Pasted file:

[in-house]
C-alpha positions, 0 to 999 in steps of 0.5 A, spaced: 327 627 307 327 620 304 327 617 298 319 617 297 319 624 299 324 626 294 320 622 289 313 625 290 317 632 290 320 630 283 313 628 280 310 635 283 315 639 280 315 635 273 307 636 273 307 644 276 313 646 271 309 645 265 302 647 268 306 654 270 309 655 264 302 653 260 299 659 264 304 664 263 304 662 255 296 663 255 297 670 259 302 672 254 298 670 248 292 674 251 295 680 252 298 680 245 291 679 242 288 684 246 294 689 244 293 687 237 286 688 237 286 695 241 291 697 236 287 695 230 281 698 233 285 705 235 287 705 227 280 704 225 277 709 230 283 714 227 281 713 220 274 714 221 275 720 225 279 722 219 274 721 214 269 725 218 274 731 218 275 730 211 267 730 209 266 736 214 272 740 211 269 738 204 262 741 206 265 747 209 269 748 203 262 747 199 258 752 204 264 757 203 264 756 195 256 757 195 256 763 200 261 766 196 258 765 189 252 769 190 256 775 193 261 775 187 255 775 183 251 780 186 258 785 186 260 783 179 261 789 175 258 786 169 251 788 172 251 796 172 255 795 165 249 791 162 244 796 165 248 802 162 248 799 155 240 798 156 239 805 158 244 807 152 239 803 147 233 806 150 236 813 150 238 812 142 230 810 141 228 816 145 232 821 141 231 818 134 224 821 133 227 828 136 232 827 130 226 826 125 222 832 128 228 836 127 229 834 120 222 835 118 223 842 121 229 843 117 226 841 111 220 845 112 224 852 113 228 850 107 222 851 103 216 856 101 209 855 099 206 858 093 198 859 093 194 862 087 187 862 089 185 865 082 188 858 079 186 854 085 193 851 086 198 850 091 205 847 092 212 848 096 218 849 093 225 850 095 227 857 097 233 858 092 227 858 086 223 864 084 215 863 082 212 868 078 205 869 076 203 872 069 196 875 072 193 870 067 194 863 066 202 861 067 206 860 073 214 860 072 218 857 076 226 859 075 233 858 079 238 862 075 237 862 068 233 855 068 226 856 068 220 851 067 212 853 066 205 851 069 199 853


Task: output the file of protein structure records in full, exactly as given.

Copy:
[in-house]
C-alpha positions, 0 to 999 in steps of 0.5 A, spaced: 327 627 307 327 620 304 327 617 298 319 617 297 319 624 299 324 626 294 320 622 289 313 625 290 317 632 290 320 630 283 313 628 280 310 635 283 315 639 280 315 635 273 307 636 273 307 644 276 313 646 271 309 645 265 302 647 268 306 654 270 309 655 264 302 653 260 299 659 264 304 664 263 304 662 255 296 663 255 297 670 259 302 672 254 298 670 248 292 674 251 295 680 252 298 680 245 291 679 242 288 684 246 294 689 244 293 687 237 286 688 237 286 695 241 291 697 236 287 695 230 281 698 233 285 705 235 287 705 227 280 704 225 277 709 230 283 714 227 281 713 220 274 714 221 275 720 225 279 722 219 274 721 214 269 725 218 274 731 218 275 730 211 267 730 209 266 736 214 272 740 211 269 738 204 262 741 206 265 747 209 269 748 203 262 747 199 258 752 204 264 757 203 264 756 195 256 757 195 256 763 200 261 766 196 258 765 189 252 769 190 256 775 193 261 775 187 255 775 183 251 780 186 258 785 186 260 783 179 261 789 175 258 786 169 251 788 172 251 796 172 255 795 165 249 791 162 244 796 165 248 802 162 248 799 155 240 798 156 239 805 158 244 807 152 239 803 147 233 806 150 236 813 150 238 812 142 230 810 141 228 816 145 232 821 141 231 818 134 224 821 133 227 828 136 232 827 130 226 826 125 222 832 128 228 836 127 229 834 120 222 835 118 223 842 121 229 843 117 226 841 111 220 845 112 224 852 113 228 850 107 222 851 103 216 856 101 209 855 099 206 858 093 198 859 093 194 862 087 187 862 089 185 865 082 188 858 079 186 854 085 193 851 086 198 850 091 205 847 092 212 848 096 218 849 093 225 850 095 227 857 097 233 858 092 227 858 086 223 864 084 215 863 082 212 868 078 205 869 076 203 872 069 196 875 072 193 870 067 194 863 066 202 861 067 206 860 073 214 860 072 218 857 076 226 859 075 233 858 079 238 862 075 237 862 068 233 855 068 226 856 068 220 851 067 212 853 066 205 851 069 199 853